Will you sketch out your daily symphony today?

Not today, I feel. But maybe tomorrow, today’s loose thoughts will weave together,

Into a music that will stir up a whirlwind inside every longing heart.

 

And I? Well I think my composition is less measured than yours.

There’s nothing official about it. No rules. No bars to confine my notes.

Just the pen in my hand, growing sickly warm, and the paper,

Scrunched up to hide the truth. It’s my pain, raw and bitter.

It’s my hope, lasting but renewed. It’s my faith, constant yet terrifying.

Maybe somewhere you’ll find my love in my words.

I’ve just scribbled them down, words streaming out like screams or laughter or tears.

It’s done for today. Too painful to carry on. Maybe I’ll also try again tomorrow.

Do my words have melody and harmony?

Do I consider each one as you do your chord?

Is there contrapuntal movement or fugal themes? I don’t know.

Maybe you can see something I can’t. But for me, well I forget what I’m writing.

I toss words about, no structure, no plan.

They’re special because they’re the words written on my heart –

Streams of words, each one just one thought, in one second, in one day.

 

But maybe you feel like that too. Maybe you and I are more similar than we think.

For we’re both composing, you and I. We both sing.

We give it our joy, our pain, our stress, our anger. We give it our love.

It helps us to love in return. To serve. To appreciate. To grow. To learn.

Words and music, they can dance alone. They can dance together.

So I’m standing here, thinking about my words, and your music,

And knowing the gifts that they are, and the gifts that they’ll bring.

And I’m hoping they’ll change the world, recompose how things ought to be.

Clearly, written word as having the power, like music, to convey something that is beyond the spoken is a preoccupation that my mind has been dealing with for quite some time without me realising. And it’s a preoccupation that has not left me since leaving hospital.

One of the hardest parts of dealing with my diagnosis and life since, has been knowing how close I was to dying. They told me, when I left, that if I had left it another hour before being taken to A&E, my chances would have been far lower. When ketoacidosis takes hold at critical level, it takes hold fast. And indeed, I wrote about Graham, and his death in my last post. To see someone die is horrible. To be surrounded by death, and feel it close, is something I never want anyone to have to experience.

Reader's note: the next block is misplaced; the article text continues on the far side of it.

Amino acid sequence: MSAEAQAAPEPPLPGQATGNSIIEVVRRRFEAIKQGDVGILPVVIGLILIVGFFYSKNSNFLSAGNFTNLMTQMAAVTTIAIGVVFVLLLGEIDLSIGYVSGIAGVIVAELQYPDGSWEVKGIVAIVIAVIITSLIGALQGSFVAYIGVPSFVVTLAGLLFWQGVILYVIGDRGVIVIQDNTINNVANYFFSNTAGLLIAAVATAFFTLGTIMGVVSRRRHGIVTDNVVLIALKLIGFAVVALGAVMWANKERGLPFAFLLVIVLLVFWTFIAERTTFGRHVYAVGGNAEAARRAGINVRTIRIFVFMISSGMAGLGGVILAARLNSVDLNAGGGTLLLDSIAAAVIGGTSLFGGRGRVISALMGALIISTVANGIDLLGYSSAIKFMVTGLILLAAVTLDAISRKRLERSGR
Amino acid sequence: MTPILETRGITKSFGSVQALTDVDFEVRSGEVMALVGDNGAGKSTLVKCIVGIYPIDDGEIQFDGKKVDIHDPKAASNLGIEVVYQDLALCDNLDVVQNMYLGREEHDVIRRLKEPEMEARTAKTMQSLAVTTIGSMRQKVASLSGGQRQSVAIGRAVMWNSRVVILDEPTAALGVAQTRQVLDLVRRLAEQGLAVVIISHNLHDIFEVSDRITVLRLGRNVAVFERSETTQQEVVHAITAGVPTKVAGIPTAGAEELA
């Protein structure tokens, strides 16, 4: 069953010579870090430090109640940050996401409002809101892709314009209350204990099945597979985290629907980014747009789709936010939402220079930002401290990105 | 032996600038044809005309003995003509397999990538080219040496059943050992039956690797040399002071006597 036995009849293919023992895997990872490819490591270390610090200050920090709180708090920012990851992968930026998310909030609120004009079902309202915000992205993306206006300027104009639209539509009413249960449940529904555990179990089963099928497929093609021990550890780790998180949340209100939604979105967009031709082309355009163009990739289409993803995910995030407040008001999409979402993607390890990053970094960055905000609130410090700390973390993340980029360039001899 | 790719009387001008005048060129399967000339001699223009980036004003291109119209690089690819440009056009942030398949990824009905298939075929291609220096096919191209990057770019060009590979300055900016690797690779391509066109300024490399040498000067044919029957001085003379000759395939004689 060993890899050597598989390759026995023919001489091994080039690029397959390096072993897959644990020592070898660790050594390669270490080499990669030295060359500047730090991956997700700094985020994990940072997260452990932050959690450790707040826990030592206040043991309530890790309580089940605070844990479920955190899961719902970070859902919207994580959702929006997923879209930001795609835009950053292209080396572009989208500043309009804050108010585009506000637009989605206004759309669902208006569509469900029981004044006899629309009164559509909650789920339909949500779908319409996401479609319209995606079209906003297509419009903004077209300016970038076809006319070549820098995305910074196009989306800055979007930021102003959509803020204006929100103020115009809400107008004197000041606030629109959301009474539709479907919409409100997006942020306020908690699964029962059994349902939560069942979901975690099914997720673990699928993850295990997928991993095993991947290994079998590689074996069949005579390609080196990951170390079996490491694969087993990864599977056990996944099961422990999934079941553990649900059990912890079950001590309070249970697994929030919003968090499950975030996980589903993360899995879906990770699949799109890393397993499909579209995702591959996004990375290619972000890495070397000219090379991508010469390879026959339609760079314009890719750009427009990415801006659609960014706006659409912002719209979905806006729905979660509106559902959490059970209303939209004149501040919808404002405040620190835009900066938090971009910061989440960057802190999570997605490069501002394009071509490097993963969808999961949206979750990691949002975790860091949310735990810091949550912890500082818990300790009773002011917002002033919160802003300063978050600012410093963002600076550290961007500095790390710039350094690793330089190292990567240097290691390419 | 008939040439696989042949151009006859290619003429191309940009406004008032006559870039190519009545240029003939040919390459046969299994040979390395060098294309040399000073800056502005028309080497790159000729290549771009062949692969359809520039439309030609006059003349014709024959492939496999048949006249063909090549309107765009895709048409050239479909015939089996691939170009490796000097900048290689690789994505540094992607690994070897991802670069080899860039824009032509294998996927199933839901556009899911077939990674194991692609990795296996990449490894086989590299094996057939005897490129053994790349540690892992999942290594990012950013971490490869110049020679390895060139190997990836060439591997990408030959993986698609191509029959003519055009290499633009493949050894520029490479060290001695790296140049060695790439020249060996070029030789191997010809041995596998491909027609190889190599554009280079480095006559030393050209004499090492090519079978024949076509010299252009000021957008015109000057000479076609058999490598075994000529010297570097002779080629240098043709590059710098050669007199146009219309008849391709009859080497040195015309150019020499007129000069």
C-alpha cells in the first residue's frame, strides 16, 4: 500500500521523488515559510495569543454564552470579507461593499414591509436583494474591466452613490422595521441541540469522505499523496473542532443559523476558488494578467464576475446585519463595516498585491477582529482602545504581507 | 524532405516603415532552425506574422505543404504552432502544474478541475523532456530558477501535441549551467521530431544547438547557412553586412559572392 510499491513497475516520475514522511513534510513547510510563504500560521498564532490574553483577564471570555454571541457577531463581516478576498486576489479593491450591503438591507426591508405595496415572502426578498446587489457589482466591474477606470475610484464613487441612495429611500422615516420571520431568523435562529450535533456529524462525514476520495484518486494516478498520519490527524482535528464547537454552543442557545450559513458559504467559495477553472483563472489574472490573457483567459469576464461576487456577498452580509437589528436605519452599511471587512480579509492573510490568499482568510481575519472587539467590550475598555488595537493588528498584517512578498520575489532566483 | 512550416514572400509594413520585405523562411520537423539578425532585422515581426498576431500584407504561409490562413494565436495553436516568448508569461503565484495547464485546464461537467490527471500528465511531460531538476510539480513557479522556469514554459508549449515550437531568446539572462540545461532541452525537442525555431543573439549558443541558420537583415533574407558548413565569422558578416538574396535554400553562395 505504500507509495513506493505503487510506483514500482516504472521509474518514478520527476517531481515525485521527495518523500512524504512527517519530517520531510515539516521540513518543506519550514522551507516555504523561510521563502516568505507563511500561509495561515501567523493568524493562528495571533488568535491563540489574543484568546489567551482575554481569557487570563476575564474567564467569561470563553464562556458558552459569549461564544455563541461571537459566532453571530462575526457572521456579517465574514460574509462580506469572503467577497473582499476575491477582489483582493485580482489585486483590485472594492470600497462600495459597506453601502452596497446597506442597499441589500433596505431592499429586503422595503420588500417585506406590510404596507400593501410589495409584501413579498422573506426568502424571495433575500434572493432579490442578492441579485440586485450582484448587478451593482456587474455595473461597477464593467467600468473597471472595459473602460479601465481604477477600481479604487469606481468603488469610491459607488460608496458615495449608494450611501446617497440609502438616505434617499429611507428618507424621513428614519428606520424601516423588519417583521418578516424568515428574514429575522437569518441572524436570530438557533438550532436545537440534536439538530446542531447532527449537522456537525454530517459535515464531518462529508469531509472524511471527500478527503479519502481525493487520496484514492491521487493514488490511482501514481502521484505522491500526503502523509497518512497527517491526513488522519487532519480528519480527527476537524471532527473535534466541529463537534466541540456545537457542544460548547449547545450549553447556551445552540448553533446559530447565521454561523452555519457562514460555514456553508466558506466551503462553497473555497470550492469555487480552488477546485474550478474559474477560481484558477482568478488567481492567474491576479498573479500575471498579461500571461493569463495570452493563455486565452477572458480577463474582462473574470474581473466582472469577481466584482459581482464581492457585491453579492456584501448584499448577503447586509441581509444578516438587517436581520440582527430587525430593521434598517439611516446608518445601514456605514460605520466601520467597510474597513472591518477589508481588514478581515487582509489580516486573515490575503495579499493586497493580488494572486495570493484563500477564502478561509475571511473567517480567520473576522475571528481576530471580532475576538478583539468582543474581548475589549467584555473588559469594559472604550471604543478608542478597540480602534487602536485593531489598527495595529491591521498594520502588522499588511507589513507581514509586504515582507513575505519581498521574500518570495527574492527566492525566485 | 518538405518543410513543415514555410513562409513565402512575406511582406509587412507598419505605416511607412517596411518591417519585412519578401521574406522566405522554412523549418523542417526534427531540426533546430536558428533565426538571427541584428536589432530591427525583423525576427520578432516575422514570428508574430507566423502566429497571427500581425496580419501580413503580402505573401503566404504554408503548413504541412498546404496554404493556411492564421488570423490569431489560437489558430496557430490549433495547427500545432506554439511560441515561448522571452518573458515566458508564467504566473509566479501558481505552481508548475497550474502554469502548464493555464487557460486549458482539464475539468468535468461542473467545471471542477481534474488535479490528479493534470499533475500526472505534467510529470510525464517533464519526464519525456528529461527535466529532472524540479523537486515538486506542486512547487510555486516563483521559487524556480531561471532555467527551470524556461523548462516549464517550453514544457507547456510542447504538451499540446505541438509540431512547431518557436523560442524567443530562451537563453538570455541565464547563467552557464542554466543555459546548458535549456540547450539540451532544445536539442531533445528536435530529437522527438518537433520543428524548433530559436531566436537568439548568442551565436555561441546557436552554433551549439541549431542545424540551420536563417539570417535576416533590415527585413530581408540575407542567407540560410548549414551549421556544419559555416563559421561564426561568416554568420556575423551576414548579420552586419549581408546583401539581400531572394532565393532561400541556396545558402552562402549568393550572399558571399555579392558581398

I had to find a way of writing about it, dealing with the ‘what ifs’ that have been bothering me. What if I had died? What if I had left the people I love behind, some without ever telling them I loved them? How could I bear the pain? So I wrote. And since, I have better escaped the thoughts. It will take a lot longer to put this behind me, if I ever can. But I’m hanging on, surviving through composing. I can only hope my words are some way to be as powerful as music. They made me cry, at least. But then again, I find tears are quick to my eyes today.

Onwards, soldier, to the end.

At last, Night is come. How softly, sweetly

Her footsteps tread upon the earth

Which was my transient home! And O, how

Tender her voice, singing Peace, and proclaiming that

I am come through the wilderness, the darkness

apprehended, though yesterday I knew not where to turn.

For here is the Way; I trace it, written on my heart.

And I am heading onwards to the heavens, to the height of

Those gold tipped mountains, sustaining the

Last remaining rays of light and calling me home.

My tears flowed fast when I slipped away, as

Dust through your fingers, too terrified

To stay to hear the anguished cry when you saw

Life’s heaving breaths shallow into stillness.

But here is the Truth; a sting oppressed by comfort:

There shall be neither death, nor sorrow, nor crying.

So, it is time now to go onwards, to the stars, to the radiant